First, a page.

Self Defense Story
by Sean Braune, 3rd kyu
I left a party down by Guildwood Parkway in Scarborough at 3:00 am and was waiting for the bus. A van was driving up and down the street. It pulled down the side street just next to the bus stop. Two men, both wearing black bandanas pulled over their mouths, got out of the van. One was tall, thickly built and held a tire iron. The smaller one was unarmed as far as I could tell. They began walking towards me at the bus stop.
O-Sensei, the founder of Aikido, is credited as saying:
Face a single foe as if you are facing ten thousand enemies; face ten thousand enemies as a single foe.
With this in the back of my mind, I decided to walk over towards the two of them and say “hello.” Essentially, this method of engagement in Aikido is called irimi, leading an attack a split second before the attacker is even aware of wanting to attack. As the thugs left the van their postures and body language – a slow, confident swagger – indicated that they believed they were in complete control of the situation. However, when I walked towards them their body language changed: they stopped in their tracks as their weight shifted back onto their heels.
My mind was empty and my body relaxed. I said, “Hello, how are you guys doing?” The shorter one replied after a moment’s silence: “We’re just out trying to scare some kids.” “That sounds like fun,” I replied. He asked if I had any cigarettes. I assumed this was to get my attention directed at my pocket so that the larger fellow could swing at me with the tire iron. “I don’t smoke. Sorry,” I said. There was another moment of silence as we stood facing each other. “Well, I hope you two have a good night,” I said. Then, they turned and went back to the van.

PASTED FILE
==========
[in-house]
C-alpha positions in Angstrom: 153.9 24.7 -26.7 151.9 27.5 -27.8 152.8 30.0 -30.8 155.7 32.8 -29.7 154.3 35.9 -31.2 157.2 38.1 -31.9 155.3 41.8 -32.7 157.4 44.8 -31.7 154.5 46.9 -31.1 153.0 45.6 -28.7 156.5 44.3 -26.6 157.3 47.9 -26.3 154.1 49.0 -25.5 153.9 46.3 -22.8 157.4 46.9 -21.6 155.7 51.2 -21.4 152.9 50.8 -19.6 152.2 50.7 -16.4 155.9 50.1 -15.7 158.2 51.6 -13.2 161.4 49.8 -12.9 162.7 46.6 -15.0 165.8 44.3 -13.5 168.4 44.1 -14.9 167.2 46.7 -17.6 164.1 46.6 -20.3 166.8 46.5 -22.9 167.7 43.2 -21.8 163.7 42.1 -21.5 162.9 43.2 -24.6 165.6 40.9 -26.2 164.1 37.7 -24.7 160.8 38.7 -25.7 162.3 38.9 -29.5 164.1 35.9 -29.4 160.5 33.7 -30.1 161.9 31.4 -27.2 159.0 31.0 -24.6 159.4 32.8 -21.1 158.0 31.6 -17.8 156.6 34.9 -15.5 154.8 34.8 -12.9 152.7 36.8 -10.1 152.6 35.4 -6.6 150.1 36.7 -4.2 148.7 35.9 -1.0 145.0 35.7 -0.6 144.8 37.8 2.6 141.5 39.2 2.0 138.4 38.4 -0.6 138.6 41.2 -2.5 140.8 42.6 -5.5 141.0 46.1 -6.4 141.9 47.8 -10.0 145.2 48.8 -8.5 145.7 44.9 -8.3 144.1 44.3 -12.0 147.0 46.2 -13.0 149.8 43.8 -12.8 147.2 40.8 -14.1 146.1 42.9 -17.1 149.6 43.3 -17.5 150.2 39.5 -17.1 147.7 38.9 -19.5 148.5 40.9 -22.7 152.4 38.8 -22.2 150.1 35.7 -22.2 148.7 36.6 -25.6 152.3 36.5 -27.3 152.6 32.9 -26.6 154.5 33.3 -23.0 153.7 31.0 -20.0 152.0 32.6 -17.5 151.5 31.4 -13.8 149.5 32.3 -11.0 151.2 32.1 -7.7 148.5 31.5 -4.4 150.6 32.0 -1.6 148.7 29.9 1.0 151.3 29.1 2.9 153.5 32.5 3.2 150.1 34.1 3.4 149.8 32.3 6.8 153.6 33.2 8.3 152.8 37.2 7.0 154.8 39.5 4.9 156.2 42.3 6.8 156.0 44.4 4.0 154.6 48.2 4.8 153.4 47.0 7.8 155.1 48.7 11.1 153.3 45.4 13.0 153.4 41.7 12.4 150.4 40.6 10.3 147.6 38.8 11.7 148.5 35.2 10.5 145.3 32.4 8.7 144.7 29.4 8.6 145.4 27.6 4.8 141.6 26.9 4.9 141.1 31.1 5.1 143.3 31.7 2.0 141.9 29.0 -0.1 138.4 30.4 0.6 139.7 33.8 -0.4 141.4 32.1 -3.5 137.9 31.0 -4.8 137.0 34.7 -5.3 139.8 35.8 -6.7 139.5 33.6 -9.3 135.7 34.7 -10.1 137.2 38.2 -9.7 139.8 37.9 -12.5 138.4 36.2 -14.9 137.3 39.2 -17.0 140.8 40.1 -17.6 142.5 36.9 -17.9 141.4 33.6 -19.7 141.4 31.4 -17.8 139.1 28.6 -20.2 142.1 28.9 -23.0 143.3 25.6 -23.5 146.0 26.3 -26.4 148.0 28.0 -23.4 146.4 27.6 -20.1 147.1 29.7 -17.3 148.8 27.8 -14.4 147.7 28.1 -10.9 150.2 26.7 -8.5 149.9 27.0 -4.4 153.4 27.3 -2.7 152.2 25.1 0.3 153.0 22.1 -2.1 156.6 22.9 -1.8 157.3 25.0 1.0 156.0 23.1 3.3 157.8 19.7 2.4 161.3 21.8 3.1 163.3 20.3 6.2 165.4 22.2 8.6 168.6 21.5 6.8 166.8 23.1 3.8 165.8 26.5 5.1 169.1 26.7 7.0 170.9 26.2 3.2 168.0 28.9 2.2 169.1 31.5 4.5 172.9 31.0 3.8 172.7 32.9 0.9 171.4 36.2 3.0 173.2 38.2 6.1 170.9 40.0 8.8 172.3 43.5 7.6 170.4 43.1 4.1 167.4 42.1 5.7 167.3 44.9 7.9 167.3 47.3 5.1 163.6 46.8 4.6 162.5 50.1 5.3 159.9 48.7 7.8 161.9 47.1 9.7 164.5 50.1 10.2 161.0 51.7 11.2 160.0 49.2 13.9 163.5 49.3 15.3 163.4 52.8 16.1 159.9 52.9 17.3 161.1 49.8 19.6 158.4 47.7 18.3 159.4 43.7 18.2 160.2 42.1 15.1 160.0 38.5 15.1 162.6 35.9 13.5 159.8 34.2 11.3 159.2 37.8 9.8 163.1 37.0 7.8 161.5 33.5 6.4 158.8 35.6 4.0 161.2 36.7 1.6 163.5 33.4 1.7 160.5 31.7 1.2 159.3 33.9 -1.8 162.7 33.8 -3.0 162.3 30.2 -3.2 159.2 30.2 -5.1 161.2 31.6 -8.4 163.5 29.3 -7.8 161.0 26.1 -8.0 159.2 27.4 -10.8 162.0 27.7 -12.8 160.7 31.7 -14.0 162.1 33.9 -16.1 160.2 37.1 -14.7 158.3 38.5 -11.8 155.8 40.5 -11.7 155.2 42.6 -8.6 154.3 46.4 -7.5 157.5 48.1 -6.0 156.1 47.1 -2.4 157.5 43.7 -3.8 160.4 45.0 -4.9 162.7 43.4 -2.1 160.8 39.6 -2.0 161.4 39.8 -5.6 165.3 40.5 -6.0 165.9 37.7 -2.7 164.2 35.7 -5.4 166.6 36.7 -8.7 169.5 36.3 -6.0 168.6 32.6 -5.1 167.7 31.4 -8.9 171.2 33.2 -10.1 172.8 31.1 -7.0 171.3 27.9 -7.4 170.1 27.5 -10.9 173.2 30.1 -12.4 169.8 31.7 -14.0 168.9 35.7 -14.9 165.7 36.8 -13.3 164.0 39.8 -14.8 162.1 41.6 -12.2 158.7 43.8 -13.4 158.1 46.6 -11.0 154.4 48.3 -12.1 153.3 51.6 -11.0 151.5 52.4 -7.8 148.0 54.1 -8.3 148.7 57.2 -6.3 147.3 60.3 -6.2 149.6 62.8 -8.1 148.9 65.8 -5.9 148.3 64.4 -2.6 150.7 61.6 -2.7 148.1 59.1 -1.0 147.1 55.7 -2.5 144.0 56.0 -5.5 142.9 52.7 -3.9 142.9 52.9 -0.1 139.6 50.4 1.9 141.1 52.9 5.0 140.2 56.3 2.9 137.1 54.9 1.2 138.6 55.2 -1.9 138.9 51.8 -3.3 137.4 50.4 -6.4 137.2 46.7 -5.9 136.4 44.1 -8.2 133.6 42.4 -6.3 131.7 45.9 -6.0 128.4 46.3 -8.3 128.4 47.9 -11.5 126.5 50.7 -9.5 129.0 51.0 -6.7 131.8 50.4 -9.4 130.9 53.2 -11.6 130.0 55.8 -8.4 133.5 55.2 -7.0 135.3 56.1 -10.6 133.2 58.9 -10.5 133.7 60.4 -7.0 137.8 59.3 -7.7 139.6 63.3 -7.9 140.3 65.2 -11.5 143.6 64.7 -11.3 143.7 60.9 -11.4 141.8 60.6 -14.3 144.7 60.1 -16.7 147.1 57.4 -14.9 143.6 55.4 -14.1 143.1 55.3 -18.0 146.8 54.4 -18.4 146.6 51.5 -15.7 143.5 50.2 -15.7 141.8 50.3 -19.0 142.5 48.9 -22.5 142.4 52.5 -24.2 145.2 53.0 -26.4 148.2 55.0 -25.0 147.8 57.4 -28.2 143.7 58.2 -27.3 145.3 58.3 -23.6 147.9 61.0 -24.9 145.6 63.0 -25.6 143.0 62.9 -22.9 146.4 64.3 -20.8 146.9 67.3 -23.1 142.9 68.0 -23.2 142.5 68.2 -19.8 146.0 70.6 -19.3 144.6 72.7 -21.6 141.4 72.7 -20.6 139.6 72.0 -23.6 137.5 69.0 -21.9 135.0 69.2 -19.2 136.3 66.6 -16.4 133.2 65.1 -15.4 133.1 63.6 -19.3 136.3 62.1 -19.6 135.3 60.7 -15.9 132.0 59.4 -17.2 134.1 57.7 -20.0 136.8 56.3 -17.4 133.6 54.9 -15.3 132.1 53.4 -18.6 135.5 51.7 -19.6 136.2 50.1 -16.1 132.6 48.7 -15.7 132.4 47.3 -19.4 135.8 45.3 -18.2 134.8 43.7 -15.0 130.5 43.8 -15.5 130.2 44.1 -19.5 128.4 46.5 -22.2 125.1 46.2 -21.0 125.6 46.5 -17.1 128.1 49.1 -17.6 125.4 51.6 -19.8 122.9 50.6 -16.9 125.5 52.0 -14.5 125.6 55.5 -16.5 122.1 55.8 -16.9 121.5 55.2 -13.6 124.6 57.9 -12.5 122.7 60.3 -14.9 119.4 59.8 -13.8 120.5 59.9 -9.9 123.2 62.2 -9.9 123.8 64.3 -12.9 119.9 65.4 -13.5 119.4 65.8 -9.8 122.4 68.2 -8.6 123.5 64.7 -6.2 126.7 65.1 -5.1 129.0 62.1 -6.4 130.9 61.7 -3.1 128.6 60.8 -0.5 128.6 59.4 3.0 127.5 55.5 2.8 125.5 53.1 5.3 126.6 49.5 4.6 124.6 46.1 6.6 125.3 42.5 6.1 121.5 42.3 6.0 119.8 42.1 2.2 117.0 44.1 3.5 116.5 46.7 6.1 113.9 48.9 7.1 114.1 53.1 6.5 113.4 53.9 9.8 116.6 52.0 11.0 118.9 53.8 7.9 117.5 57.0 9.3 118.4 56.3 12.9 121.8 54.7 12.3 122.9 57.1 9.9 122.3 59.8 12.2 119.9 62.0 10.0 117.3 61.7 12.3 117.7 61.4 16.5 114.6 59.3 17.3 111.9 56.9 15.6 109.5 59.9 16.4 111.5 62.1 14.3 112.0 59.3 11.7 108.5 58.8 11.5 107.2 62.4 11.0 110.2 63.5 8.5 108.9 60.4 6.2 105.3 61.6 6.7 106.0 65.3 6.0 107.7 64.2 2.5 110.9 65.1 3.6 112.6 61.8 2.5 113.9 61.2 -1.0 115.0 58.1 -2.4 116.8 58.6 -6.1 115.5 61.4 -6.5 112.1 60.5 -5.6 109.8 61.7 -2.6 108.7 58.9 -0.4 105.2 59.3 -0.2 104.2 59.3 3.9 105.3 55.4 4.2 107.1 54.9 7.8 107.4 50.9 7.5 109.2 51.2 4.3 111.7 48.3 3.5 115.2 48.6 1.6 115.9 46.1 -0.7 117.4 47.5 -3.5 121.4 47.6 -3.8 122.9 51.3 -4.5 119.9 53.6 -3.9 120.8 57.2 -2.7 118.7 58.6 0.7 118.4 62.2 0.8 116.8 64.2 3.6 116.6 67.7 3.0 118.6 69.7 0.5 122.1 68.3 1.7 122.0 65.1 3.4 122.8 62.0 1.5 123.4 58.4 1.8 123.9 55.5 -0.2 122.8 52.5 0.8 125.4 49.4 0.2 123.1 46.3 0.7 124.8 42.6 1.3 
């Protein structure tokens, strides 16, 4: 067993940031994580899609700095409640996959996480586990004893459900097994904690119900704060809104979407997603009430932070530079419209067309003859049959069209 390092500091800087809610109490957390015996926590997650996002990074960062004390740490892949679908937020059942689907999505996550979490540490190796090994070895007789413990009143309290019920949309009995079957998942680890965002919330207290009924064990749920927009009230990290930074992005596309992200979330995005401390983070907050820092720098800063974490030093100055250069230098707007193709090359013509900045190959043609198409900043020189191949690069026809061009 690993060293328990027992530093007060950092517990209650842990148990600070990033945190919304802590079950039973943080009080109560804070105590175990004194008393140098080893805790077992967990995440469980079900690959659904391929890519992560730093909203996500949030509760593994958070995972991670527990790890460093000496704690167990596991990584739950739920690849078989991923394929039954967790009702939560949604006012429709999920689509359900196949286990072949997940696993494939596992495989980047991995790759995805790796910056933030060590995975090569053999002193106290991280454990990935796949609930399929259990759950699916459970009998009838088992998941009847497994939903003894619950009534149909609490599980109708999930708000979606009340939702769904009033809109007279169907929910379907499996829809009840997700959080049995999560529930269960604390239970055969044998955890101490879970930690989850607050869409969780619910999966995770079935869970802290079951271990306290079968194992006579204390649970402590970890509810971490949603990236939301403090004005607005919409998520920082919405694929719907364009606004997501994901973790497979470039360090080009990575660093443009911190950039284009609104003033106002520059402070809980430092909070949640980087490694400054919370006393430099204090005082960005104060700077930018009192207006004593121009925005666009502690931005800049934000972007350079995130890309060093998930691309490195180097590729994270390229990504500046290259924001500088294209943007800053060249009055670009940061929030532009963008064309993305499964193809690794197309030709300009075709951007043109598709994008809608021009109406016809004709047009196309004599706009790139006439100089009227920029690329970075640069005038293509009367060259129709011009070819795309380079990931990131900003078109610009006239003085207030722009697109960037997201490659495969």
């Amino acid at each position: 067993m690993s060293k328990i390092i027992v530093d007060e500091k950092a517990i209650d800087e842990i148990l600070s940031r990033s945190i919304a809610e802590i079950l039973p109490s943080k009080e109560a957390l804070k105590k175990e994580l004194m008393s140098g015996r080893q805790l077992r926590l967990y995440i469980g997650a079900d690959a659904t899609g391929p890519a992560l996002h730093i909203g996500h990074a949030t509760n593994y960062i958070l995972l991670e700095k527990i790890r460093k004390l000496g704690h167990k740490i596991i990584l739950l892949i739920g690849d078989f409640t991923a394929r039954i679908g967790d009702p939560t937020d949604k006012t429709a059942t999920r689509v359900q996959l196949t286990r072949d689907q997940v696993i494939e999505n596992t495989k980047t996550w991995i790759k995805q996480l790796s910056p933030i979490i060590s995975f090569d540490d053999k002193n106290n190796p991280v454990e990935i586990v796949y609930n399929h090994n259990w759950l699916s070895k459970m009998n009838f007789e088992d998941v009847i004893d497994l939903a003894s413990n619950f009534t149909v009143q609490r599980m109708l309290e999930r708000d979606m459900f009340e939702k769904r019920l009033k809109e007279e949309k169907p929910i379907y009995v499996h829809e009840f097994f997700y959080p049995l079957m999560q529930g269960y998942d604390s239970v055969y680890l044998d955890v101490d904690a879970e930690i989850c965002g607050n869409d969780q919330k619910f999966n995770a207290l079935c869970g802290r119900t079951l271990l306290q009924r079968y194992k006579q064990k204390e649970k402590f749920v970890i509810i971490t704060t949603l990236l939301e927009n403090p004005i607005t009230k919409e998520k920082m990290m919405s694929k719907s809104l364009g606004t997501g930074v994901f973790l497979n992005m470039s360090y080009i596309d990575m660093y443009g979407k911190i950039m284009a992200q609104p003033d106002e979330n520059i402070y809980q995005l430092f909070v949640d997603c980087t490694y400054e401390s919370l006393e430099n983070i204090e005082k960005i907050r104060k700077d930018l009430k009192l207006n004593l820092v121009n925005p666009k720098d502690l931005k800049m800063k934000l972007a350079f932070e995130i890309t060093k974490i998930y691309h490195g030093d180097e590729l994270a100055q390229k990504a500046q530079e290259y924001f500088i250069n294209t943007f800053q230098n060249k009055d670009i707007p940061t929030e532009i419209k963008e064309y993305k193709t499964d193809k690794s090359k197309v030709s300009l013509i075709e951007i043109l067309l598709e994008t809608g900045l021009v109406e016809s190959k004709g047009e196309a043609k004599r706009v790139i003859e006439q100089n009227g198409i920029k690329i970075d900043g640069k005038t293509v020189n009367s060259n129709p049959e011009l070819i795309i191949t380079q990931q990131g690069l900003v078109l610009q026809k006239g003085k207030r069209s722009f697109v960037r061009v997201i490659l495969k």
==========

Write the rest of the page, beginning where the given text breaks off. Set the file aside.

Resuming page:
Perhaps they walked away because I wasn’t intimidated and seemed relaxed. Possibly they found my unexpected response (which surprised even me!) more than they had counted on. It was with a sense of irimi that I went to meet them: I wasn’t going to be cornered in a bus shelter at the mercy two thugs and a tire iron. As soon as the attack was coming, I initiated the movement to “get behind it.”
Seeing me before him,
The enemy attacks,
But by that time
I am already standing
Safely behind him.
This is the logic of irimi and, in a sense, Aikido is predicated on that movement. An irimi entry initiates the attack in order to get behind the offending strike. Irimi is not an act of aggression; it is rather a moving-in that creates an opening that allows a moving-behind.
From my experience at the bus stop I learned that irimi is not only physical, but also mental. Irimi is a choice to not engage in the attacker’s script. Irimi is a choice to welcome the potential attacker as a fellow human being and give him/her the opportunity to leave not as an enemy but as a friend.